Tech giant Apple says it will appeal today’s judgement that found the company guilty of e-book price-fixing.
Following the court’s decision, which could cost Apple hundreds of millions of dollars in damages, spokesman Tom Neumayr quickly remarked:
“Apple did not conspire to fix e-book pricing and we will continue to fight against these false accusations… We’ve done nothing wrong.”
The guilty verdict states that Apple colluded with five of the largest book publishers in the world to push the average price of a best selling book from $9.99 on Amazon to $12.99 to $14.99 across all e-book publishing platforms.
While Apple claims it has done nothing wrong, all five book publishers named in the lawsuit settled with the Justice Department before trials even began.
In the lawsuit, the Department of Justice claims that all five publishers would never have met to push up the price for e-books if Apple didn’t bring them together during iBookstore negotiations.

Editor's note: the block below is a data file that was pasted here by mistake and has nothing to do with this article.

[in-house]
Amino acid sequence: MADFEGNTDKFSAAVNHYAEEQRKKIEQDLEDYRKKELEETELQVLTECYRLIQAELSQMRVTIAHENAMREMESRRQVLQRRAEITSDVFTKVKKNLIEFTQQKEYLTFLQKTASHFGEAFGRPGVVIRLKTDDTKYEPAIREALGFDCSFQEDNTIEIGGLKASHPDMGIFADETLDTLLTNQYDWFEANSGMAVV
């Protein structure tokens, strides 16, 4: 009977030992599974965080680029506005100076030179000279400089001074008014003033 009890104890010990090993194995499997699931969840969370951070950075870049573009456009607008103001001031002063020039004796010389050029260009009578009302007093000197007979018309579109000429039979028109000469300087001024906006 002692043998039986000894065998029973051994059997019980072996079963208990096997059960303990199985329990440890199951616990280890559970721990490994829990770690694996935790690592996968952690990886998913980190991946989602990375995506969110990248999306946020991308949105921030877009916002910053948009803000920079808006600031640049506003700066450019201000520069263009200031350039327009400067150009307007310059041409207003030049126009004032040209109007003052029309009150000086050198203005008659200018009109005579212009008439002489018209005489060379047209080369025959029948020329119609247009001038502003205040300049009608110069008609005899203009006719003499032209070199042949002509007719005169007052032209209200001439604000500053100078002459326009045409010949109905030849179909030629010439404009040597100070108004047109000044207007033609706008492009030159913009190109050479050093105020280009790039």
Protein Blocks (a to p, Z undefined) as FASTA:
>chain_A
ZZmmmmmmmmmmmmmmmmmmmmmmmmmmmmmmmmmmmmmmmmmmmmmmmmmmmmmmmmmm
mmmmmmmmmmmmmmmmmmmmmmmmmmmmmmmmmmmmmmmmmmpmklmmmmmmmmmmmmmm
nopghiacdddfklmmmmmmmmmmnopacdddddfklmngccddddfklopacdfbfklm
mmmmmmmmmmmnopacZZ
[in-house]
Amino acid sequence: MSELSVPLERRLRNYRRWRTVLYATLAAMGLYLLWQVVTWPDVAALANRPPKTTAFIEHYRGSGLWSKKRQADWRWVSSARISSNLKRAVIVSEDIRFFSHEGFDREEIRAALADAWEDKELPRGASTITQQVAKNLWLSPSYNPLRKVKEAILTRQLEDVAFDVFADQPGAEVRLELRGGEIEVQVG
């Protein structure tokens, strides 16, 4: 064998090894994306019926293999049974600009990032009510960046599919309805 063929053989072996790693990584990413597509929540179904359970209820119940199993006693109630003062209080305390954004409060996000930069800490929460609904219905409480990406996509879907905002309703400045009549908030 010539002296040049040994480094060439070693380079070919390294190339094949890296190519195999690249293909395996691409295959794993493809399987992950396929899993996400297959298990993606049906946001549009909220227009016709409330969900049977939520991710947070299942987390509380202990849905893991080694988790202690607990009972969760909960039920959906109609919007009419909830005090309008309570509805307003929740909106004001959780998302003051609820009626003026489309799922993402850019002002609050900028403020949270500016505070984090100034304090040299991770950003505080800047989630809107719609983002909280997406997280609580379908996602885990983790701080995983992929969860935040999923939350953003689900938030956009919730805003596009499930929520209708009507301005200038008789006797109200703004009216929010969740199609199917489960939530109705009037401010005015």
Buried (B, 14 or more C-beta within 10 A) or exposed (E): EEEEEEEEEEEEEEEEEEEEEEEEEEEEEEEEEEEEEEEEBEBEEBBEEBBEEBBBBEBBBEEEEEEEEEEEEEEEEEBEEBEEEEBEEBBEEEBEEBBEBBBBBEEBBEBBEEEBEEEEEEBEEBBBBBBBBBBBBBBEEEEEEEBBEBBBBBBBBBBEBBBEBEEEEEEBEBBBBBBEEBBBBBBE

Neumayr has not given any clues as to what grounds Apple might use to appeal the court’s decision.
Apple faces an uphill battle as emails from former Apple CEO Steve Jobs have directly suggested that e-book prices needed to be raised. In Apple’s emails, the pricing at Amazon for top-sellers was even called into account.
While Apple claims that it played no part in e-book price fixing, the industry after iBookstore was released did in fact see a shift of several dollars per book. In some cases, certain books doubled in price immediately following Apple’s entry into the e-book market.
With a greedy iBooks contract that debuted to boos from authors to the company’s aggressive tactics to keep prices marketed in its favor, I’m going to go out on a limb and say Apple will lose any appeal it chooses to file.
Do you think Apple e-book price-fixing actually happened, or did the markets pricing just shift overnight after the iBookstore debuted?